Teaching Jay to throw a Frisbee

Ever since the weather turned Jay and I have been spending time outside each morning before the day gets going. Yesterday we went outside and found a Frisbee lying in our driveway—almost certainly left behind by the 8- and 12-year-old boys who live next door.

Jay picked up the Frisbee and wanted to throw it. I told him I preferred we kick the soccer ball back and forth, which is actually fun as long as I position Jay uphill from me. But Jay was stuck on the Frisbee.

He’s encountered Frisbees a few times before. He doesn’t take naturally to them. Yesterday morning he tried a few times to throw it like it was a baseball, and once to push it through the air like a shot-put. A badly thrown Frisbee is just an ugly sight to behold and no fun to be on the receiving end of. After a few more minutes of his dead-duck throws I gently raised the issue of the soccer ball again. He still wasn’t interested.

The obvious question at this point is: Why don’t you just teach him how to throw a Frisbee? And I thought about that as we stood in the driveway. When it comes to teaching the boys small skills like throwing a Frisbee my default response tends to fall into one of two categories: “They’re too young to be able to do that” or “They’ll figure it out on their own.”

Now, I don’t think these are necessarily good attitudes to take. In one niggling corner of my brain I’m aware that often they’re just a cover for laziness. After all, it takes more effort to teach a kid something than to sit back, watch them fail, and trust fate and time to set things right.

So I decided yesterday morning to try and teach Jay to throw a Frisbee. I wasn’t confident it would work but I had also begun to feel too guilty not to try.

First I worked on his grip. He’d been holding the Frisbee with four fingers on top. I showed him how to turn his hand over so that he had four fingers on the bottom of the Frisbee. Then I guided his wrist into the backhand position. I turned his shoulders so they pointed in the direction he wanted to throw in. And then, standing over him I guided his arm through the throwing motion: Bring it back, sweep it forward, let go right HERE!

Jay’s first throw was better than I’d expected. But after the short-term muscle memory of doing it with me wore off he went back to doing it the wrong way. So I guided him through the motions again. Then again. And again.

By the end of 20 minutes he’d gotten pretty good at getting his body into the right position. His throws were erratic (one almost decapitated Wally, who was actually sitting a couple feet to the side of and behind Jay) but every now and again he’d throw it straight with enough spin to sustain flight for as far as ten feet.

Jay hadn’t turned into an Ultimate Frisbee pro in a morning (and believe it or not there is now such a thing as a professional Ultimate player) but he’d made a believer out of me: As we walked inside, I knew that if we practiced everyday it wouldn’t be long before he had it down.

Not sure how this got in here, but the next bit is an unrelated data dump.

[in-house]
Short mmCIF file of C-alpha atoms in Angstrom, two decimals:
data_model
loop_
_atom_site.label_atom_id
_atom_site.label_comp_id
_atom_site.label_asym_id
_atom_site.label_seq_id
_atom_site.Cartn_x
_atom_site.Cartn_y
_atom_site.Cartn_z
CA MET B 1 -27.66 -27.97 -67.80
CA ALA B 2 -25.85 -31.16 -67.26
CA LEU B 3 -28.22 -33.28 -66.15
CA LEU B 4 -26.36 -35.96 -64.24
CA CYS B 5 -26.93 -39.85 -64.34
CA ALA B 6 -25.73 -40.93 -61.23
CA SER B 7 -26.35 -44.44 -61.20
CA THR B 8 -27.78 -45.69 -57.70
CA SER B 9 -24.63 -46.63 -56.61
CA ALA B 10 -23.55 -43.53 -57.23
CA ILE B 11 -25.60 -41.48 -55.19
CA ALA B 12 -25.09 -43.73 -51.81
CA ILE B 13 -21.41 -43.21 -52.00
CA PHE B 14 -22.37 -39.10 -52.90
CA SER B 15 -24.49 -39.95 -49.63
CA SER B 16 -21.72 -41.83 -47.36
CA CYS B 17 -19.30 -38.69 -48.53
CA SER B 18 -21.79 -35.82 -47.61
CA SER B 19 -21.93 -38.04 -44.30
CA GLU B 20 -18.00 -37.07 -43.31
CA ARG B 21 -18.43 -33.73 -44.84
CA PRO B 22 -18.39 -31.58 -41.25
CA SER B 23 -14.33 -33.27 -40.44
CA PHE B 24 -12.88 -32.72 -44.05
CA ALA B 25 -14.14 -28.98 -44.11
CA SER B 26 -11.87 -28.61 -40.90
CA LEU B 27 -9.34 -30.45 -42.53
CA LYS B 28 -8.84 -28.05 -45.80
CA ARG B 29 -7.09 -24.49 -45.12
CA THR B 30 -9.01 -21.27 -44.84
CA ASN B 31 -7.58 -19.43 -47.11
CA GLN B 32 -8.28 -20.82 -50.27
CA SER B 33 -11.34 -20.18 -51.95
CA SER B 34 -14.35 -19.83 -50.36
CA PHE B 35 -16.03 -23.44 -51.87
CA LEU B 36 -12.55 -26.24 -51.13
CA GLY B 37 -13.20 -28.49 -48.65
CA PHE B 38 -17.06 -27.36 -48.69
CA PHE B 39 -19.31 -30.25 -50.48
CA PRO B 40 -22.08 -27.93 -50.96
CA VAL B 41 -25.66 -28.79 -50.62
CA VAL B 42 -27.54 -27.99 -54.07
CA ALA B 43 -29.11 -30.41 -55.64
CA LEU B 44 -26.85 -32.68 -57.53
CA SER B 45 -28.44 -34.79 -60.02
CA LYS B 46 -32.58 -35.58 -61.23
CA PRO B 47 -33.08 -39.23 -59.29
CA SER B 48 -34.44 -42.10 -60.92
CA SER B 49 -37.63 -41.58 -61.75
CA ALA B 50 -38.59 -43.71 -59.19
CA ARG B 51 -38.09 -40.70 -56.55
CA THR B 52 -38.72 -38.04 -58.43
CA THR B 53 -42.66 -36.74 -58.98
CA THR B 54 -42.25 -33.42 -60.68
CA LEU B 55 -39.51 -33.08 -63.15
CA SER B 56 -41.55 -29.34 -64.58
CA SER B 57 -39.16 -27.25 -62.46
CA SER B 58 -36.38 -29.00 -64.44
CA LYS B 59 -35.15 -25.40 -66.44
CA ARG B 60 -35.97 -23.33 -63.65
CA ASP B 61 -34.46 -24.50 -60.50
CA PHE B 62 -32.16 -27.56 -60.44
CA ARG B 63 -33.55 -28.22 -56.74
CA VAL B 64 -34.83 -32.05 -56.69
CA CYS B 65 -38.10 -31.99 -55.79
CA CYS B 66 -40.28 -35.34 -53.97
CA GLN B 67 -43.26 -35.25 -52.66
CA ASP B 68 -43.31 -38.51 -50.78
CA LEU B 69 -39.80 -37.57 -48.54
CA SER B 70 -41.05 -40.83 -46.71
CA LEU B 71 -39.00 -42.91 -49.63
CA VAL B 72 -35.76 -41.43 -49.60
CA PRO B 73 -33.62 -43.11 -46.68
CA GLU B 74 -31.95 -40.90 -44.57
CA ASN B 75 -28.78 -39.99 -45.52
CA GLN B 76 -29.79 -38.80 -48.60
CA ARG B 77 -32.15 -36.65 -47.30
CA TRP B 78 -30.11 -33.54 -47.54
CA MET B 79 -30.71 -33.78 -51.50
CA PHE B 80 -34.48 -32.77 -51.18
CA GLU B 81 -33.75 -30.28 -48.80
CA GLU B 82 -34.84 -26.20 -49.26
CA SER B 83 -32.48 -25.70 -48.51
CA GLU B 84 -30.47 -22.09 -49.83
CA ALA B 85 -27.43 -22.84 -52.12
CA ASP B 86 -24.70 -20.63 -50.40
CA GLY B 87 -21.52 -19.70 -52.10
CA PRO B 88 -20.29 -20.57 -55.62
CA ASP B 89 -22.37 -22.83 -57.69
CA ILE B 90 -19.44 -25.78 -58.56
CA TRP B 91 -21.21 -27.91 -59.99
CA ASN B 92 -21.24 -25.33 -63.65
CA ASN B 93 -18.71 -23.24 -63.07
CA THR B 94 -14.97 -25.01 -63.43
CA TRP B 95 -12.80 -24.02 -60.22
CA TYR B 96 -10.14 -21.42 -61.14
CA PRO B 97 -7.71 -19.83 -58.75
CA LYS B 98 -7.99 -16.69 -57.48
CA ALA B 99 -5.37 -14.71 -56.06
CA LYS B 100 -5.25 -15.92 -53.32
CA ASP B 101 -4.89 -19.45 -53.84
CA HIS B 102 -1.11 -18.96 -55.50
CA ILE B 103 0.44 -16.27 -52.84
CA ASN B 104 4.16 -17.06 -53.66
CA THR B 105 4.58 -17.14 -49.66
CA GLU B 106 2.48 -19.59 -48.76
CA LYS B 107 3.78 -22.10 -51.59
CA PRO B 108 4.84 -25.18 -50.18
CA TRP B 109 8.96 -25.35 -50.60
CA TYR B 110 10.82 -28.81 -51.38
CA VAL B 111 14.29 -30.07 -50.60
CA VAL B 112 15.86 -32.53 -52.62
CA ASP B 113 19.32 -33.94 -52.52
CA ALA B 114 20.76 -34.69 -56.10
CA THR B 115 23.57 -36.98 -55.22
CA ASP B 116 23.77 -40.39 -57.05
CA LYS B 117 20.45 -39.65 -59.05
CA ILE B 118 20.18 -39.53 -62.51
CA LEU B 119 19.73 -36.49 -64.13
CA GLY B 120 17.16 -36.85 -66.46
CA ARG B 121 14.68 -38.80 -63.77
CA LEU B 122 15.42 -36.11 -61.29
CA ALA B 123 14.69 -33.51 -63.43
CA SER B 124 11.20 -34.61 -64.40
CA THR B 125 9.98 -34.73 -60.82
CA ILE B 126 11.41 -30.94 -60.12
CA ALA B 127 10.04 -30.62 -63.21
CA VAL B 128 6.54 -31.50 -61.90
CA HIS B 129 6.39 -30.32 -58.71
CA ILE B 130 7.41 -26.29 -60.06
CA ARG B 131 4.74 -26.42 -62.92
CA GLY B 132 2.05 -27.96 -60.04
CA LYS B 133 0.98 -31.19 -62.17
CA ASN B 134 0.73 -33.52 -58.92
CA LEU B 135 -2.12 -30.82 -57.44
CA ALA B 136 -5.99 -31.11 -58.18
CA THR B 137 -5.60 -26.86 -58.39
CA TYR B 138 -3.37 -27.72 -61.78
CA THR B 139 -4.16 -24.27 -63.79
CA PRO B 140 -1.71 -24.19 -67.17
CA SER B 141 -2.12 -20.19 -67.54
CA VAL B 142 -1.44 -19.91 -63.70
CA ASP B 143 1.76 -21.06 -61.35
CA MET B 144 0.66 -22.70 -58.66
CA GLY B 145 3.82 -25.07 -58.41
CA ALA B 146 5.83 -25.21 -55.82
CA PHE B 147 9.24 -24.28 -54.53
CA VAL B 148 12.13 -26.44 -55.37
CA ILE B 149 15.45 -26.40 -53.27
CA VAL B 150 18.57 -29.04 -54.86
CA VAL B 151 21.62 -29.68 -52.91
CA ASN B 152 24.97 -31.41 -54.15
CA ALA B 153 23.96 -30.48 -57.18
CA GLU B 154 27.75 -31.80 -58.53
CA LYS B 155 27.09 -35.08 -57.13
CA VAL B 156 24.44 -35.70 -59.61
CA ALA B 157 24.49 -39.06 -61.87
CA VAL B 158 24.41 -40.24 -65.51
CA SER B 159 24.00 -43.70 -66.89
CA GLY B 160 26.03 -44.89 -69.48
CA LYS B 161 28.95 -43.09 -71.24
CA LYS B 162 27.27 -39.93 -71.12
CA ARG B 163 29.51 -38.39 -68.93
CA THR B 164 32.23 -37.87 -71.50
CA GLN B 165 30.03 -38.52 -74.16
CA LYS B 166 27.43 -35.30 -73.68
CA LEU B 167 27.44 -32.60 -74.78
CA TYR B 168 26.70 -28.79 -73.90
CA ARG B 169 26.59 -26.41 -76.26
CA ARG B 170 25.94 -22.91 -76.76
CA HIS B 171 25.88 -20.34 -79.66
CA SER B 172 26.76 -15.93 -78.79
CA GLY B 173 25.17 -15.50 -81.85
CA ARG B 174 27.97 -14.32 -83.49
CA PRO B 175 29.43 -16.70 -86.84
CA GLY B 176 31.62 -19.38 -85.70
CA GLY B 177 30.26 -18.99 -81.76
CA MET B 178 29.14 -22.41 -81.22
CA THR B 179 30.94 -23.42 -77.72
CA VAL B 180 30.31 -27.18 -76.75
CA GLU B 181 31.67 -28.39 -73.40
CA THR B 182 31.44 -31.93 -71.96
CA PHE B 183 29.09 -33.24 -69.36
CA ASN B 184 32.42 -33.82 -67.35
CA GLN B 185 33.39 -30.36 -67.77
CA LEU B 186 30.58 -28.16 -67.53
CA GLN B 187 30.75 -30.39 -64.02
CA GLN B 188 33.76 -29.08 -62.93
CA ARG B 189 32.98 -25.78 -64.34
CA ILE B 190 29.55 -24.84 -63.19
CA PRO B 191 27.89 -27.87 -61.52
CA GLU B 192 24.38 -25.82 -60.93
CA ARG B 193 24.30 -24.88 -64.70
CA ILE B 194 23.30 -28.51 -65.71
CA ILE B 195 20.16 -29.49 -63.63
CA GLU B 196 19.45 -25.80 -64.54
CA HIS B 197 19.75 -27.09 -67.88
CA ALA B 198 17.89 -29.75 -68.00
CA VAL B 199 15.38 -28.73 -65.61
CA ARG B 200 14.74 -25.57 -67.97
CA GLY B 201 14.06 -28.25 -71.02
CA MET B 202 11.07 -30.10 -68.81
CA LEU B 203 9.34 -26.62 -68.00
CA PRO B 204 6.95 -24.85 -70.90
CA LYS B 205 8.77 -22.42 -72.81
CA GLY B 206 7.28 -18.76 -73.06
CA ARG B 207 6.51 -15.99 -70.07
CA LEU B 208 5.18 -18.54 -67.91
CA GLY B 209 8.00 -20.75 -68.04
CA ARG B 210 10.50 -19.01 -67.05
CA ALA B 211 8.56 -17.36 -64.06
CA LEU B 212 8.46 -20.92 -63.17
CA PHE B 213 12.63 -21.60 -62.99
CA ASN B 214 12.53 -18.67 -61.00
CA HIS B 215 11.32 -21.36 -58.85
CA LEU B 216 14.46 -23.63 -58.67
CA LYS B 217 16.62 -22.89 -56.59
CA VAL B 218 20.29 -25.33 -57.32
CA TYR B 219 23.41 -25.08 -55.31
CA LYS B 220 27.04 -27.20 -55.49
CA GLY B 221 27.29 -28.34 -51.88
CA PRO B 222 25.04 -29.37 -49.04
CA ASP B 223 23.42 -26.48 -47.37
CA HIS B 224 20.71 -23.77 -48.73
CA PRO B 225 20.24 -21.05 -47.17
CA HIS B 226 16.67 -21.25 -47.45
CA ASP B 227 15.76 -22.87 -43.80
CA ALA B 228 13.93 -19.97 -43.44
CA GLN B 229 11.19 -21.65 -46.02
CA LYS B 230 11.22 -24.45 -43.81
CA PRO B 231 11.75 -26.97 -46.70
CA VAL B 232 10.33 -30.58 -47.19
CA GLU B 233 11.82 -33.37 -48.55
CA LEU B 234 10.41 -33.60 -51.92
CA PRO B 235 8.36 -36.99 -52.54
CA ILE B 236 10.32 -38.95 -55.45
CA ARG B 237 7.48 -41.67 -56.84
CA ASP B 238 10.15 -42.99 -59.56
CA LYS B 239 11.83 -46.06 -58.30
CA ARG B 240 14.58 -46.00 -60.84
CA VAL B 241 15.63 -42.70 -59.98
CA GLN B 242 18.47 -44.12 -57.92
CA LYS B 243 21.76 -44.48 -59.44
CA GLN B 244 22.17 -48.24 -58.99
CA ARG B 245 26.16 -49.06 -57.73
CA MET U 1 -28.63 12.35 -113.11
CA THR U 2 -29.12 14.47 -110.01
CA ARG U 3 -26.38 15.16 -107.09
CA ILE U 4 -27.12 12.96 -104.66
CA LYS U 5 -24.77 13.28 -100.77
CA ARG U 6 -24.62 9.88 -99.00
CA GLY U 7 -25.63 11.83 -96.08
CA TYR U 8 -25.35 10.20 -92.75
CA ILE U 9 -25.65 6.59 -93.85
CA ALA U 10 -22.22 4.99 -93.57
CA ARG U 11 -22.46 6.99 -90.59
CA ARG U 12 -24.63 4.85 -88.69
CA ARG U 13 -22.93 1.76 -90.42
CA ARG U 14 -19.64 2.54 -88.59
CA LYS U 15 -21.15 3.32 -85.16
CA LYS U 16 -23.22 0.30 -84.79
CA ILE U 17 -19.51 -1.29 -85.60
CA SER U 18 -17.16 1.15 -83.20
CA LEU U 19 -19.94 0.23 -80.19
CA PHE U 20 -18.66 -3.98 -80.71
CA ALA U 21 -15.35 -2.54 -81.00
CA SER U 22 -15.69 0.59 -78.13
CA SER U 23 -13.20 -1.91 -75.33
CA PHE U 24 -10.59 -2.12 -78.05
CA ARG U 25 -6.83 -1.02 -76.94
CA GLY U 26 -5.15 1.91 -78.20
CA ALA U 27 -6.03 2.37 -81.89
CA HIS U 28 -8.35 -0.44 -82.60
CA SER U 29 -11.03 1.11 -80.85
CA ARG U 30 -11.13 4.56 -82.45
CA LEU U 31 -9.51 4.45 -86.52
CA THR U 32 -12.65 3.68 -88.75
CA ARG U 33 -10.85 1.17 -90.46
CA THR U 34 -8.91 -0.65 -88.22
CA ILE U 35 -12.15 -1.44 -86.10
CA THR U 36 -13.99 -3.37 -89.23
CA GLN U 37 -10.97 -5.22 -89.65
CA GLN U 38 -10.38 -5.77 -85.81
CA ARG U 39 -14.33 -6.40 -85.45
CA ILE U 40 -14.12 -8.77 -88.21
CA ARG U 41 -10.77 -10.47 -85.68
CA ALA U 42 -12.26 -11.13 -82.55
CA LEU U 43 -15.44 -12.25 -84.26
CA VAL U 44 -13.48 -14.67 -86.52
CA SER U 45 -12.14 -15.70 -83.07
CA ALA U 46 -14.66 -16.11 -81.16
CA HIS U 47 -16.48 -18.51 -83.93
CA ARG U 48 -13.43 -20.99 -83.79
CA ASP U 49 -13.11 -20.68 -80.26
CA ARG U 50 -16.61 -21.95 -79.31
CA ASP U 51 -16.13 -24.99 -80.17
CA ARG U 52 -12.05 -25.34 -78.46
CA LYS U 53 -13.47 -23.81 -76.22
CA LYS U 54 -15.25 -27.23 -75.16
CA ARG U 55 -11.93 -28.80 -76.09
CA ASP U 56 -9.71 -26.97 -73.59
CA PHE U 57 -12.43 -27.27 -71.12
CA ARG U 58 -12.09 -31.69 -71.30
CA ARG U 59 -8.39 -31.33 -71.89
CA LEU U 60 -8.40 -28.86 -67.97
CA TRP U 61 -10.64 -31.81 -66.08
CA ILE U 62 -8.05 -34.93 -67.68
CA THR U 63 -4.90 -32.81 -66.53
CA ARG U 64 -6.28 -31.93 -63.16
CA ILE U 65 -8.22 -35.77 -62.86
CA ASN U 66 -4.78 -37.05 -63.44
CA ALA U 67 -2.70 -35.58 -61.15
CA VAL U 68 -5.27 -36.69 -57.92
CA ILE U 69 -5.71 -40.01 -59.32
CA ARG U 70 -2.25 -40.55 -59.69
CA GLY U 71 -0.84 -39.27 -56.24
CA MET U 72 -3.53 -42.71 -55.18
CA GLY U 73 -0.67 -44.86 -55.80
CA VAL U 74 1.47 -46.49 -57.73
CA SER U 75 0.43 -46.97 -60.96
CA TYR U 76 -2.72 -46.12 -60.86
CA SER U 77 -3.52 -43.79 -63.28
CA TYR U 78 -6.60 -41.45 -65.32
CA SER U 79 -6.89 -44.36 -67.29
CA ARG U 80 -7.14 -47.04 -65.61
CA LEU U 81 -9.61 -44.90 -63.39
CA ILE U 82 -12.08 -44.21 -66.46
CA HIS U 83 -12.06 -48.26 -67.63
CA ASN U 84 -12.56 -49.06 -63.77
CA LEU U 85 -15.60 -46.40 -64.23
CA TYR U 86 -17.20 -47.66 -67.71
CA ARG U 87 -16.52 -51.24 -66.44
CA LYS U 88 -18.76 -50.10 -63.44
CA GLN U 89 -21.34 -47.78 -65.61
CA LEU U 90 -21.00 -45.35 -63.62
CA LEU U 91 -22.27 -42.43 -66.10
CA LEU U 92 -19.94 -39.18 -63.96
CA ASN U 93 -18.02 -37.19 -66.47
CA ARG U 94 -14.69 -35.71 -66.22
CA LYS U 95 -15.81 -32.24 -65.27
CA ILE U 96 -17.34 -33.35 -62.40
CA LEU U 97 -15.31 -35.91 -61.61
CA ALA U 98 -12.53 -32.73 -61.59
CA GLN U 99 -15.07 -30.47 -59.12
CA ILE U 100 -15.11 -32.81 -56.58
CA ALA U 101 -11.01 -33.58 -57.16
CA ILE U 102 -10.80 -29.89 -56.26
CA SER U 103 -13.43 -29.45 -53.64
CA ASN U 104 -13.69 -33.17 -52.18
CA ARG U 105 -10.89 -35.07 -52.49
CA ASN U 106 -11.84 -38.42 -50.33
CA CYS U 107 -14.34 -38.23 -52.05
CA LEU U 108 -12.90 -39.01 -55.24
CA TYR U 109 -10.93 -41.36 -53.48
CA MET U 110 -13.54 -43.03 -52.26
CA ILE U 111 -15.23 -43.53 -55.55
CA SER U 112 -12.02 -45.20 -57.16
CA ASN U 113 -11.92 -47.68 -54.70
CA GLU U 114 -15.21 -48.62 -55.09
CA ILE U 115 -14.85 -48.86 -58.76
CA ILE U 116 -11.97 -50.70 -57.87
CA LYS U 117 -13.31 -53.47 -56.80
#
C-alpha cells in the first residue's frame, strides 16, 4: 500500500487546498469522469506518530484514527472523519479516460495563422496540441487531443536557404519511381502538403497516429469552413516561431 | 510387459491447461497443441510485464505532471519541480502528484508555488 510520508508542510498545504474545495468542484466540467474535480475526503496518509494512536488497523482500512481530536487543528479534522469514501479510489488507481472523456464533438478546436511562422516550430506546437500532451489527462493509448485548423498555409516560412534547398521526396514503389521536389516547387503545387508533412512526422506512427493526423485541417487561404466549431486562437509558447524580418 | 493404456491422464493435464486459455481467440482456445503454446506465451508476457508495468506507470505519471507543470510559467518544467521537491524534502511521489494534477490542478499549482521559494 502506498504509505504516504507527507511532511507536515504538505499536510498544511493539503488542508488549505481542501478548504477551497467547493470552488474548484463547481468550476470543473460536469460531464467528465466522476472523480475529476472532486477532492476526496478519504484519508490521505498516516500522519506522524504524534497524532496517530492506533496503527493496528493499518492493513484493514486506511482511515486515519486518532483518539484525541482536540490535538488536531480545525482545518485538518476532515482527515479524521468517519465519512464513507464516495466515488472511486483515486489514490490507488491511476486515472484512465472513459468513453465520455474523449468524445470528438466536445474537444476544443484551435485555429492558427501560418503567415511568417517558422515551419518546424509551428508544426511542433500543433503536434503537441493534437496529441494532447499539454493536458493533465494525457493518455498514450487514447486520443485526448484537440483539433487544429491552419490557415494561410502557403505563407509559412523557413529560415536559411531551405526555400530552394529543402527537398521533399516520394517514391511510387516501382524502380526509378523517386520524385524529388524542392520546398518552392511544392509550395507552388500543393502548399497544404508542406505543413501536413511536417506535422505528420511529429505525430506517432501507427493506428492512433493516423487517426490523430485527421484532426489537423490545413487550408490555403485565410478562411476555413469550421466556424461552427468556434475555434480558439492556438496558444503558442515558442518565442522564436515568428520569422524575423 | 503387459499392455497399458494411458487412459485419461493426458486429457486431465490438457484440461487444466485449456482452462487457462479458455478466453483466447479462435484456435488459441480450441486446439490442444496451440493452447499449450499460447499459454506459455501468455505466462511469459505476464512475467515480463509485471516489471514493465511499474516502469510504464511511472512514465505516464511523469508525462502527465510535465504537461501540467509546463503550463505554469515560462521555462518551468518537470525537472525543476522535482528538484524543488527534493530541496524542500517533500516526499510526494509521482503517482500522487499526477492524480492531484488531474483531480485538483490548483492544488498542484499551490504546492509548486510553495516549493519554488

Kids grow up so gradually and how they turn out depends on so many variables that are beyond a parent’s control. It’s hard, on a day-to-day basis, to make out specific ways in which I influence Jay. He’s so uniquely his own person that it’s easy to think he’s going to be who he’s going to be regardless of what I do.

But then there are other times, like yesterday morning, when the forks in the road are clearer. Yesterday Jay could have learned to throw a Frisbee or he could have not, and which path he took was entirely up to me. It’s a good reminder, I think, that what’s true about teaching Jay to throw a Frisbee is probably true about many of the more consequential things I might teach him as his dad.

Related posts from Growing Sideways

A glimpse into the methods behind Jay’s madness

The Parent Interview #6: Raising kids, baking bread, seeking peace

On her blog Pan and Ink Lis Fogt shares stories about raising her two boys- Gabe, age 3, and Owen, age 2- and recipes, usually for something delicious enough to make you want to run from your computer straight into the kitchen.  In the last couple months these have included instructions for Sweet Potato and Kale Quesadilla, Apple Cupcakes with Lemon-Cream Cheese Frosting, and Cherry Cornmeal Upside-Down Cake.

In the following interview Lis explains that she sees the orderliness and precision of baking as a counterpoint to the helter-skelter rhythm of taking care of two young boys.  She also talks about the hardest four months of her life as a parent when her husband was on assignment in Afghanistan, about how spending her days with Gabe and Owen is a little like having “clanging symbols” going off in her head every 20 seconds, and about the unimaginable abruptness and unexpected rewards of the transition from childlessness to motherhood.